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A Novel Approach 

Writer Jonathan Lethem Adjusts To Life As A 'hipster Celebrity'


Jonathan Lethem isn't just your everyday award-winning novelist. Yes, Motherless Brooklyn, his homage to the classic detective novel, won the National Book Critics Circle Award for fiction. And yes, actor Ed Norton is in the process of turning it into a movie. And yes, The New York Times has dubbed him a "hipster celebrity." But Lethem, who originally studied painting, has hardly rested on his laurels since Brooklyn's publication in 1999.

Since that time, he's edited a volume of the annual Da Capo Best Music Writing series, interviewed the mercurial Bob Dylan for Rolling Stone and published The Disappointment Artist, his first collection of non-fiction essays. He's actually become a renowned essayist, recently penning a New York Times op-ed piece about how The Dark Knight ultimately has a conservative agenda.

"I spend the lion's share of my time writing novels," Lethem says via cell phone from the NYU campus, where he's teaching a graduate writing workshop for the semester. "That's really my calling."

Lethem, who published his first book in 1994, originally stuck to fiction. When he finally segued into non-fiction, he took a similar approach. "I didn't come to writing fiction the way some people do from having been a journalist or having written a memoir," he says, referring to his background as a visual artist. "The non-fiction voice was at first not interesting to me, and then I started reading Vivian Gornick and David Shields and others like that and thought, 'There's something here I might be able to do.' It was a very tentative gesture for me. I was grounded in fiction making. In many ways, I approach essays or opportunities to review things as a story maker. Inventing the voice is the first thing I have to do. I start by creating a character called Jonathan Lethem who's going to tell you something. I have to operate that way because I don't know any other way at it."

One of the topics that's fascinated him lately is plagiarism. While he doesn't see his own work as pure imitation, he does see it as the byproduct of absorbing so much material that was itself referential.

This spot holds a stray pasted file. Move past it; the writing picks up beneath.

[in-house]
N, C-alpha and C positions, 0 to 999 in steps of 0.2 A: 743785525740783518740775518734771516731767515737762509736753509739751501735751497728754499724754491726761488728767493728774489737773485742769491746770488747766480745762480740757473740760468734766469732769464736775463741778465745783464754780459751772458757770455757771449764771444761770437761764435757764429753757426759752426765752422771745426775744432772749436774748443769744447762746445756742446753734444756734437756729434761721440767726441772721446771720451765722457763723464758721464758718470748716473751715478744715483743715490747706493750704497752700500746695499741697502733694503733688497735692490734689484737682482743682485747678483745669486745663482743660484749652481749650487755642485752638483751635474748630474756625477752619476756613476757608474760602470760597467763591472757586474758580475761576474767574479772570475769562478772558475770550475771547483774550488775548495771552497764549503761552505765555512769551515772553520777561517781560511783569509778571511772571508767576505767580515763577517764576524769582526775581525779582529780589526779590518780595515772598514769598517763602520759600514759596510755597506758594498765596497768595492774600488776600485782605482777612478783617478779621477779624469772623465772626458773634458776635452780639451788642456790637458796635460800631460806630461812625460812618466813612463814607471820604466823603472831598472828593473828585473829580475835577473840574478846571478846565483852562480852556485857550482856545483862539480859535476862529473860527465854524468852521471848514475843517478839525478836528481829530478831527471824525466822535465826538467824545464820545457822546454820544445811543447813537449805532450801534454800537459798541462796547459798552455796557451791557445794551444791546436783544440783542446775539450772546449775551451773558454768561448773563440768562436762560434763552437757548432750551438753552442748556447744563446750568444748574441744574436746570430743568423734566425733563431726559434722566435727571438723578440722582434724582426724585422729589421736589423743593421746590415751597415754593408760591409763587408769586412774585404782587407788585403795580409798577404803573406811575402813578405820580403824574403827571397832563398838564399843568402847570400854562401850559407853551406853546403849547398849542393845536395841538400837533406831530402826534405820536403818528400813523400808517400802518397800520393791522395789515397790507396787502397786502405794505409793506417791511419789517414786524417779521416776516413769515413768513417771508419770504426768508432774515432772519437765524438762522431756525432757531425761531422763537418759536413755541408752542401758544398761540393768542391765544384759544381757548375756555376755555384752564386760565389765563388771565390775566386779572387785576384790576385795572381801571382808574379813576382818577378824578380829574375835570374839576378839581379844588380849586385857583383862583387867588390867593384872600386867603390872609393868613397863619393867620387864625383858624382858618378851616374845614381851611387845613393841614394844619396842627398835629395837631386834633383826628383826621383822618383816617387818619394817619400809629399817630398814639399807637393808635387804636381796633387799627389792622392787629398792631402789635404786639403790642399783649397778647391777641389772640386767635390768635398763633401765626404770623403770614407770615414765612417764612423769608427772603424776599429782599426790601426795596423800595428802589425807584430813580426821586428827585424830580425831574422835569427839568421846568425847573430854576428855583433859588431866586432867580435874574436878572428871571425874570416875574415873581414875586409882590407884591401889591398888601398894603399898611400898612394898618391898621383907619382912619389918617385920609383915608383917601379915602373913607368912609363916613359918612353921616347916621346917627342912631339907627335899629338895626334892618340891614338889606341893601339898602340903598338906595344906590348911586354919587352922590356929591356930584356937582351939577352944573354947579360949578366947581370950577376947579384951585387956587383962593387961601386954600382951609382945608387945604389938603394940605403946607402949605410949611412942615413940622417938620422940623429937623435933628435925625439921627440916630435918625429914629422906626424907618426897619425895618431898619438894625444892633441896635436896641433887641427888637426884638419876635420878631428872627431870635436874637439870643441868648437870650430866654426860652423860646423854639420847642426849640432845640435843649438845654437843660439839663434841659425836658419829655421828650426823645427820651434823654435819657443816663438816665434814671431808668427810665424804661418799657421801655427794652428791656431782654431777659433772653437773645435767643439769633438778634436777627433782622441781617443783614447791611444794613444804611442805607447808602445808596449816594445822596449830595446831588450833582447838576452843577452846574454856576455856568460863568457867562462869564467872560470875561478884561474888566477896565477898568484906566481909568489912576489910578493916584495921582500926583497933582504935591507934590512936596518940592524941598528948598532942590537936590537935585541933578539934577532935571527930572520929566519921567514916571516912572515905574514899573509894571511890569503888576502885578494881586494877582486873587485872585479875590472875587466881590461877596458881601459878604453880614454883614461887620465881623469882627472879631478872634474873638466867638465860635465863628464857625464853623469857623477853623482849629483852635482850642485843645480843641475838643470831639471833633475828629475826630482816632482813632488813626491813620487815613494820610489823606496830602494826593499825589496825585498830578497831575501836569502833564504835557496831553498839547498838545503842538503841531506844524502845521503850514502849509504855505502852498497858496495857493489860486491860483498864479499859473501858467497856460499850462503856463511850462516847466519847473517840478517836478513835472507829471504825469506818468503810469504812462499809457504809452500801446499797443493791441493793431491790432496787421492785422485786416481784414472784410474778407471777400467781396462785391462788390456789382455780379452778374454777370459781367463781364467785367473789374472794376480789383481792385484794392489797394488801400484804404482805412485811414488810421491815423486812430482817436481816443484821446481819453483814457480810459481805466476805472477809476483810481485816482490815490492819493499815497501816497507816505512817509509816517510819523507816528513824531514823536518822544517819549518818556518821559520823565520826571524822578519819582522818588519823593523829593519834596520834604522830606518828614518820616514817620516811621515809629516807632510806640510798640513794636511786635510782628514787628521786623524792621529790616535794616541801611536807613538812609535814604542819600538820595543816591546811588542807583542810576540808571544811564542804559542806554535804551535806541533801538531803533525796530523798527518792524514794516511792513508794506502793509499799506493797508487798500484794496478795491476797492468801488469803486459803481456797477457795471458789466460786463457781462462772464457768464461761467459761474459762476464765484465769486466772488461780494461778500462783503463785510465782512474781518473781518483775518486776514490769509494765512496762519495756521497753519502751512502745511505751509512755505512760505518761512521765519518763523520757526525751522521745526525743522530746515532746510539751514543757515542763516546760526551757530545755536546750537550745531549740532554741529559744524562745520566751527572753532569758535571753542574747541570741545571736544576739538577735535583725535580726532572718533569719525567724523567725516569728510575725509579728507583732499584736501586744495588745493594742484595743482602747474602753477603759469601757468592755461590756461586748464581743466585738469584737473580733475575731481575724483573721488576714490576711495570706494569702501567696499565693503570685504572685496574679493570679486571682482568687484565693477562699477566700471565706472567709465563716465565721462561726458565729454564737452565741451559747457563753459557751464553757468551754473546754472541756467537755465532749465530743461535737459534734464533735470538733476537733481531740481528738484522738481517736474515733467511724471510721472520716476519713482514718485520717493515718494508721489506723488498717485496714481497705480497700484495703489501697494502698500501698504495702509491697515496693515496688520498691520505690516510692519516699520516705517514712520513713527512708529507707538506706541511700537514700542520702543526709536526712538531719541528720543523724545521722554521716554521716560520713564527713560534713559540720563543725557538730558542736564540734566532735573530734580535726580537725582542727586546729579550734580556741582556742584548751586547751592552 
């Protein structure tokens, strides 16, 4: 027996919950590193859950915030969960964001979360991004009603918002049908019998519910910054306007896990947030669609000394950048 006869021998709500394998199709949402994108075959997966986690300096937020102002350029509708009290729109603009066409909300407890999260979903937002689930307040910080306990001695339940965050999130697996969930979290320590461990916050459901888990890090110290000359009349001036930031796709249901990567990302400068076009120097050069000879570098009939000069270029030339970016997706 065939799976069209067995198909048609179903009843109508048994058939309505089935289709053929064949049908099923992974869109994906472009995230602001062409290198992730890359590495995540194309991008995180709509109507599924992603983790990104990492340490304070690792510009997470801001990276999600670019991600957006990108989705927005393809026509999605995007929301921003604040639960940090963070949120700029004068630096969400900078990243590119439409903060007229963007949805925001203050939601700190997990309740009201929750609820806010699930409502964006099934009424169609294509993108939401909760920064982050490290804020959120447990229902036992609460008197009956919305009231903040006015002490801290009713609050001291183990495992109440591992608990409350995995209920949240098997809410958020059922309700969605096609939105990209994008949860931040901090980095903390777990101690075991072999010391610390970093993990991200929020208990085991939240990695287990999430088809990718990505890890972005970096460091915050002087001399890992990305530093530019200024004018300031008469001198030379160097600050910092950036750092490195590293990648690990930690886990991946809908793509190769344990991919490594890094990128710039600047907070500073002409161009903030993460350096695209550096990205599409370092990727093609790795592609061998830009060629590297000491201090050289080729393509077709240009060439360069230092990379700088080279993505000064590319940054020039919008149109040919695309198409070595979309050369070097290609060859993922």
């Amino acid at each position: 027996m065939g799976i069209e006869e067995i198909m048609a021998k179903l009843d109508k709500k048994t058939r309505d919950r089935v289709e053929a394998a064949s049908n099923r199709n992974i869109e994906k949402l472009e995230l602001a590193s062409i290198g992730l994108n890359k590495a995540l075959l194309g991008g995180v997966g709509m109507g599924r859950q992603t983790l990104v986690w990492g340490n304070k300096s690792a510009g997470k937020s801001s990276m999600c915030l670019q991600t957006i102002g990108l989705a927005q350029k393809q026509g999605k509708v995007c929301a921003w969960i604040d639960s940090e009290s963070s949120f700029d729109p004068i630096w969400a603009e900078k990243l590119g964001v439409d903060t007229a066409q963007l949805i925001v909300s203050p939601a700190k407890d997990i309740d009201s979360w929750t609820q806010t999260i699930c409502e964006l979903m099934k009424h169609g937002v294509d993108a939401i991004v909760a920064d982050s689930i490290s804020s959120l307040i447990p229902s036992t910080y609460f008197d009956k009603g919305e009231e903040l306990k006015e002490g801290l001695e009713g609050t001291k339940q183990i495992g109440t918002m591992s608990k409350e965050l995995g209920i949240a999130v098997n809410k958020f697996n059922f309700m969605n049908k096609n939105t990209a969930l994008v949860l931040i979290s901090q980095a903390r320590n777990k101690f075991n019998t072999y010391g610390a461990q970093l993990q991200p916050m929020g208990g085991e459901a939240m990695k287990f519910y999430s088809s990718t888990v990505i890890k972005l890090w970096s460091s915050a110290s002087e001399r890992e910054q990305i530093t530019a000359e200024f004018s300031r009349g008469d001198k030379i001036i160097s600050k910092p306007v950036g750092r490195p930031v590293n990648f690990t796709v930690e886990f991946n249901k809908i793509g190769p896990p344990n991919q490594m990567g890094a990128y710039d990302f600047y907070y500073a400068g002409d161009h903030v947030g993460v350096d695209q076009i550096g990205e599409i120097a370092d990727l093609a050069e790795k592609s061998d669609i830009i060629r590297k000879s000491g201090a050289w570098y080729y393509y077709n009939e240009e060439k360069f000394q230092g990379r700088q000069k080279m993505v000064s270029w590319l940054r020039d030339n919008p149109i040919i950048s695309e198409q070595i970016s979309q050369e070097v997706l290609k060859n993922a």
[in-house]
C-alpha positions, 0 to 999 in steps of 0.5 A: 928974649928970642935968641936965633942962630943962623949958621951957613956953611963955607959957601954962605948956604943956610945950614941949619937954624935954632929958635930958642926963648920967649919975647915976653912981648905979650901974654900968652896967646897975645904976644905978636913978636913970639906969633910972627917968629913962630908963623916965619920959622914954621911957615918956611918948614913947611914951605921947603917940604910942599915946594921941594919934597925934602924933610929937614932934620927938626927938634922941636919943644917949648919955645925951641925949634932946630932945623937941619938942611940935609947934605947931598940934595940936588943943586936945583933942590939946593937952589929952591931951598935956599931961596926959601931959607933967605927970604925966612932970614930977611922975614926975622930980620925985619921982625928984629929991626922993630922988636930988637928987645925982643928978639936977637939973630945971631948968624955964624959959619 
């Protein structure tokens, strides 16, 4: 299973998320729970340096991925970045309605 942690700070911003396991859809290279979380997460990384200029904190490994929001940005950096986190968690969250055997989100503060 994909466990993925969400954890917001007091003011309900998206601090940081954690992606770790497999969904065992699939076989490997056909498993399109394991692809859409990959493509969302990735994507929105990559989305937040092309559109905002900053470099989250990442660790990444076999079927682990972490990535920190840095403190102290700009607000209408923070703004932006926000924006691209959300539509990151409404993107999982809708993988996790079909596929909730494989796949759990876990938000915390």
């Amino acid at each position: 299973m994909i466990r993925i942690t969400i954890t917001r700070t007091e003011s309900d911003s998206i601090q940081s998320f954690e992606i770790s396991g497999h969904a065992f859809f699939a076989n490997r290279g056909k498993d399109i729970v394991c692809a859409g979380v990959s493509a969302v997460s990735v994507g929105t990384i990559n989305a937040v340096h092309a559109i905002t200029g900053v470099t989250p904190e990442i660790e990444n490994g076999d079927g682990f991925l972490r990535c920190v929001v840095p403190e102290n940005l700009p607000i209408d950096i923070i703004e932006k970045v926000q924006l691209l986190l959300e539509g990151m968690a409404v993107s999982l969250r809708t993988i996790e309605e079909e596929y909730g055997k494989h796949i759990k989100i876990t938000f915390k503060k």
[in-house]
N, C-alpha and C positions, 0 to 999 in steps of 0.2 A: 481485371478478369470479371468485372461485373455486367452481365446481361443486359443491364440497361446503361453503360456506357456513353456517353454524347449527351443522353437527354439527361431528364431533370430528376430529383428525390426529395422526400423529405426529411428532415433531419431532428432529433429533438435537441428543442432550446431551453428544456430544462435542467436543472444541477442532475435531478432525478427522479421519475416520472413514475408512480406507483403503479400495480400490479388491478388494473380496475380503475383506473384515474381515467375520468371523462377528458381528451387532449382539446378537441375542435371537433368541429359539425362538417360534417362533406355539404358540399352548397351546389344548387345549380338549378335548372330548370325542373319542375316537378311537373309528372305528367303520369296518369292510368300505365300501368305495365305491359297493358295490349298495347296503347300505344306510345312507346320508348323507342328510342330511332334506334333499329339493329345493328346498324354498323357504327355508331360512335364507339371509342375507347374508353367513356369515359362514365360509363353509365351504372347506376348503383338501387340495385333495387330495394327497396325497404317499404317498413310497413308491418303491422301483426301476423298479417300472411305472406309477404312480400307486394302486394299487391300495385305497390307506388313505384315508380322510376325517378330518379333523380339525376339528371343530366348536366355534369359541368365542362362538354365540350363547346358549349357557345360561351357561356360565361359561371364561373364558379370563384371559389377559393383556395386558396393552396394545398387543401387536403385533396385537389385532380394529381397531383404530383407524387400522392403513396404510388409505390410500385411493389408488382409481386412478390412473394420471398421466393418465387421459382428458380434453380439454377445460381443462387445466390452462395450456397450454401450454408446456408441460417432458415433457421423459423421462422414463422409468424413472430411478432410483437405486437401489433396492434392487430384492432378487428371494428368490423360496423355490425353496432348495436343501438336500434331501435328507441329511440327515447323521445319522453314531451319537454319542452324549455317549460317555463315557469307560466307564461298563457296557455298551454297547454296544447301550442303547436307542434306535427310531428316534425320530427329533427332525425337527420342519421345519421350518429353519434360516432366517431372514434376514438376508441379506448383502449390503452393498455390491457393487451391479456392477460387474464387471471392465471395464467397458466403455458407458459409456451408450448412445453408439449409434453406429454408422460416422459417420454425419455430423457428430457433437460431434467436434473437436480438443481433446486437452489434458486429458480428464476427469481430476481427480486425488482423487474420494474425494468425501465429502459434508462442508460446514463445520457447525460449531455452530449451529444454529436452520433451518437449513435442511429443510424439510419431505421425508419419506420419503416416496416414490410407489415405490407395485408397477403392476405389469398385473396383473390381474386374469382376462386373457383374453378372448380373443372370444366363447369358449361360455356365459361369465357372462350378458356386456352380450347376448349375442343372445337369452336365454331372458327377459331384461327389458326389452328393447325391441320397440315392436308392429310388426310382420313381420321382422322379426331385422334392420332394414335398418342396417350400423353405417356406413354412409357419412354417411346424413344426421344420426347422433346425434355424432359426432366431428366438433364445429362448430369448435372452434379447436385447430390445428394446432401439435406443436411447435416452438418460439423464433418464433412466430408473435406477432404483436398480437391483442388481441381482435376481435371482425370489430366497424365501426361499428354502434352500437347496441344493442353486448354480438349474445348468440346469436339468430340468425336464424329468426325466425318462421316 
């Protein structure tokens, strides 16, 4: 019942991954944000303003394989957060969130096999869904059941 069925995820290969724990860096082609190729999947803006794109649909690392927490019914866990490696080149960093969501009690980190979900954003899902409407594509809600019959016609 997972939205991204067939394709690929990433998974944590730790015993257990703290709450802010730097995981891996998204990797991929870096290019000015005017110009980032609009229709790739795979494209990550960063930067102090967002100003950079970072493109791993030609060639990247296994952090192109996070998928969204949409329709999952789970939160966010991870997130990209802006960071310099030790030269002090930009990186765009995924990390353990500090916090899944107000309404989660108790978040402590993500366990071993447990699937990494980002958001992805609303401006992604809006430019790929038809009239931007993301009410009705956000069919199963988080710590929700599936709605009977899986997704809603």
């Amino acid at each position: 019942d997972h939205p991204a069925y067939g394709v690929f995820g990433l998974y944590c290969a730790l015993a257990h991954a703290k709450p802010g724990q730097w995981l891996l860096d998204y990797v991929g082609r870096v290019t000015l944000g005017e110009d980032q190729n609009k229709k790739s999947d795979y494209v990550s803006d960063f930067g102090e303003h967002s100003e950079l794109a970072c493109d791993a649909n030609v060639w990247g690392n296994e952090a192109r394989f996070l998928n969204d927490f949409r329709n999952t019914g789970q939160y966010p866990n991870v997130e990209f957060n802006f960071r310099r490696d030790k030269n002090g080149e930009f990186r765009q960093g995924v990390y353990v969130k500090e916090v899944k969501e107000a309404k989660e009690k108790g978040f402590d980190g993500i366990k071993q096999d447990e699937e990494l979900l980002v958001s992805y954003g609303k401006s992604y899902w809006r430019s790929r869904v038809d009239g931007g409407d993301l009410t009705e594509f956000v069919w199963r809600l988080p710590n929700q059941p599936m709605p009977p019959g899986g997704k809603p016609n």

"The preeminent American artists when I was going to museums and galleries were Warhol, Lichtenstein and Rauschenberg," he says. "Then it was Peter Saul and all sorts of people who were grabbing onto stuff. It was second nature. I thought this is what engaging with culture consists of. I credit a lot of it to Warner Bros. cartoons and watching Daffy Duck do Edward G. Robinson before I even knew who Edward G. Robinson was. I had this voice in my head and was always encountering culture backwards, meeting half-digested chunks of interesting material inside of other artwork. That seemed exuberant to me."

Bomb magazine editor Betsy Sussler will moderate Lethem's talk at the Cleveland Institute of Art, where he appears as part of its ongoing 2008 Kacalieff Lecture Series dubbed "Tomorrrow, Tomorrow, Tomorrow." Lethem says he plans to do some lecturing, but he's also interested in hearing what other people are thinking about.

"What I imagine I'll do will be a little bit of reading and extemporaneous talk and then open things up to people's questions," he says. "What I'm often most interested in myself is a responsive dialogue. In a context like the visit to Cleveland, people may be thinking of matters that are going to be interesting to me. My own writing has touched so many spaces at different times, I don't want to presume I'm the only interesting subject matter."

Hmmm. That doesn't sound much like the guy who's been dubbed a "hipster celebrity."

"I guess that means someone's kid likes me," Lethem says of the appellation. "It's probably someone's kid that the parents thought didn't like books. That's fine. You just want people to come to the work somehow, and that's not too off-putting. The duties of a hipster celebrity are fortunately not too onerous. I get to make the work, and other people get to call me names."

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